Tasmania-based Liminal Studio is renowned for its innovative and multidisciplinary projects and, again, the practice has explored and created yet another dimension to its architecture and design portfolio through Liminal Spaces and the set design for the contemporary dance production Dust.
Collaborating as a production designer with Dancenorth, a dance company based in Townsville, Queensland, Liminal Spaces has designed a set that is perfectly in tune with the integrity of the choreography. In fact, the set is intrinsic to the artistry and works in tandem with the movements and dimension of the dance.
The flexibility of the set is astounding as the dancers interact with every part of the structure and ‘craft’ it to enhance their movements.
The performance begins with one dancer on stage and a smooth, monolithic wall that divides the stage in two. The wall is made of a 25-millimetre rectangular hollow section, with black steel frame on heavy-duty casters and it is covered with a ‘sock’ of grey Lycra fabric.
As additional dancers appear on stage and remove the covering of the structure, the wall is revealed to comprise a set of modular forms of differing sizes made of 16-millimetre black MDF that are then carried, pulled and pushed to interact, define and delineate the dance and the dancers.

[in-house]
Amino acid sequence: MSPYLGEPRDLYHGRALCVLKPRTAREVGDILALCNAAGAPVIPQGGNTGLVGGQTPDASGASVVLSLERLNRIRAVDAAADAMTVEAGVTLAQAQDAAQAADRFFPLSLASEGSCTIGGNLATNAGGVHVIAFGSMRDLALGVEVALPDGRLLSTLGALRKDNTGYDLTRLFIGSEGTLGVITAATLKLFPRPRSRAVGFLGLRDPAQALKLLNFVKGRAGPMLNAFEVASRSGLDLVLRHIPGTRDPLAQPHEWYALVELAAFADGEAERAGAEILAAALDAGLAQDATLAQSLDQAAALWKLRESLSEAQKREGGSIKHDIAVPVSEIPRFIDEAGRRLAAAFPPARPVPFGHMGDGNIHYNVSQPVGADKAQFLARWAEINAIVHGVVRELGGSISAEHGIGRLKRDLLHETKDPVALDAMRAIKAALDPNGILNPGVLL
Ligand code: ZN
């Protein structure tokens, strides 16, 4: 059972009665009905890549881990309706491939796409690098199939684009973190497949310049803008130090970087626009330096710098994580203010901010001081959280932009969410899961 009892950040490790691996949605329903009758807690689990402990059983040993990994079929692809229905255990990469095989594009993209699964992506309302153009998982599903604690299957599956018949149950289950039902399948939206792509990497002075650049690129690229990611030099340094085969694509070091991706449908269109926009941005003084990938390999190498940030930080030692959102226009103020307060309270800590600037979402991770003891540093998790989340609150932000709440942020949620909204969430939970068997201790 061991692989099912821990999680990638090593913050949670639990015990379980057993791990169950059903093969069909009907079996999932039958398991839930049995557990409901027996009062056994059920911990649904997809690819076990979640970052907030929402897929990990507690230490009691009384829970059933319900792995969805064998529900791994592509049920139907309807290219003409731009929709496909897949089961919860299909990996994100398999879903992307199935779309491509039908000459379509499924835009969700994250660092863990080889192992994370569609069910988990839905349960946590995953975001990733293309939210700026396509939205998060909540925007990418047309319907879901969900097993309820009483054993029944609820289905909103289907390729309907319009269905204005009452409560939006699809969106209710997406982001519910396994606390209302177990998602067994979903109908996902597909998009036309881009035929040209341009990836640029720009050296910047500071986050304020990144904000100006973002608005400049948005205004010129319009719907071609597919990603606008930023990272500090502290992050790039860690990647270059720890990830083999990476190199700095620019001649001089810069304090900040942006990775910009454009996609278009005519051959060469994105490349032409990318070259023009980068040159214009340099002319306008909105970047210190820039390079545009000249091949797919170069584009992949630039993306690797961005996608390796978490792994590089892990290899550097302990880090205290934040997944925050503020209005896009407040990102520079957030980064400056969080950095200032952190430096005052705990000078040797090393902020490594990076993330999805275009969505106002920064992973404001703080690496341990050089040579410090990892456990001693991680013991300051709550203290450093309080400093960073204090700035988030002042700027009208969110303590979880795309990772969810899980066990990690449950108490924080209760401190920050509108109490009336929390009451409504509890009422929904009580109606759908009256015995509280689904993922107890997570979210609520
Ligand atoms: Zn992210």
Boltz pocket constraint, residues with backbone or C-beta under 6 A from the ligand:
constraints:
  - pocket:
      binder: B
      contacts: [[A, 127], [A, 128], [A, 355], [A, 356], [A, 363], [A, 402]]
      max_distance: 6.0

The design of the structure is intended to reflect the barriers and borders that are experienced in life and how these obstacles are manipulated and changed through our journey. As a form, the structure becomes the architecture of both restriction and opportunity for the dancers as they physically engage and disengage with the set.
The dance itself is rhythmic, energetic and poetic, and the strength and stamina of the dancers is cloaked in the fluidity of their movements. Liminal Spaces directors’ Peta Heffernan and Elvio Brianese worked closely with the artistic director Kyle Page, associate artistic director Amber Haines and the dancers, workshopping the design to fully integrate their ideas with the theme and intention of the choreography.
As Dust is a performance that is strong and defined, so Liminal Spaces’ design is masterful – toying with audience expectations and presenting a set that fractures and forms again perfectly. Dust was a sell-out at the Sydney Festival in January this year and received rave reviews at both the Sydney and Brisbane Festivals. Dancenorth will perform the work this year in 10 Days on the Island, Tasmania, Wollongong, Parramatta, the Monash Academy of Performing Arts (MLive), Melbourne and Chaillot, Paris in 2020.